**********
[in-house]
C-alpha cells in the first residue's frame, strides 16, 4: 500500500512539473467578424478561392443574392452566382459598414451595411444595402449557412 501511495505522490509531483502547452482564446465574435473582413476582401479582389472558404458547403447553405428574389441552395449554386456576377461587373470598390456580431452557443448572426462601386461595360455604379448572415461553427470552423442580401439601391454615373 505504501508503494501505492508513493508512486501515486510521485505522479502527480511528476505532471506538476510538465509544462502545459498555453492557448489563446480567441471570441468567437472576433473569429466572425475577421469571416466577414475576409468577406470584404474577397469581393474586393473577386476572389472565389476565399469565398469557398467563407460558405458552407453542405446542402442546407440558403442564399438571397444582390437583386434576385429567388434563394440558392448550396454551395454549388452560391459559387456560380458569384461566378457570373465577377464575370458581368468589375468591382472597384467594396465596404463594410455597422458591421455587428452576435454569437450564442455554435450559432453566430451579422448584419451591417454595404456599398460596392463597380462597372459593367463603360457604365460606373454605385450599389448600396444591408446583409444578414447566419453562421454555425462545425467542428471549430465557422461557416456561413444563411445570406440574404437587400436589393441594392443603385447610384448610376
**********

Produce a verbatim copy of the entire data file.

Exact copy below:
[in-house]
C-alpha cells in the first residue's frame, strides 16, 4: 500500500512539473467578424478561392443574392452566382459598414451595411444595402449557412 501511495505522490509531483502547452482564446465574435473582413476582401479582389472558404458547403447553405428574389441552395449554386456576377461587373470598390456580431452557443448572426462601386461595360455604379448572415461553427470552423442580401439601391454615373 505504501508503494501505492508513493508512486501515486510521485505522479502527480511528476505532471506538476510538465509544462502545459498555453492557448489563446480567441471570441468567437472576433473569429466572425475577421469571416466577414475576409468577406470584404474577397469581393474586393473577386476572389472565389476565399469565398469557398467563407460558405458552407453542405446542402442546407440558403442564399438571397444582390437583386434576385429567388434563394440558392448550396454551395454549388452560391459559387456560380458569384461566378457570373465577377464575370458581368468589375468591382472597384467594396465596404463594410455597422458591421455587428452576435454569437450564442455554435450559432453566430451579422448584419451591417454595404456599398460596392463597380462597372459593367463603360457604365460606373454605385450599389448600396444591408446583409444578414447566419453562421454555425462545425467542428471549430465557422461557416456561413444563411445570406440574404437587400436589393441594392443603385447610384448610376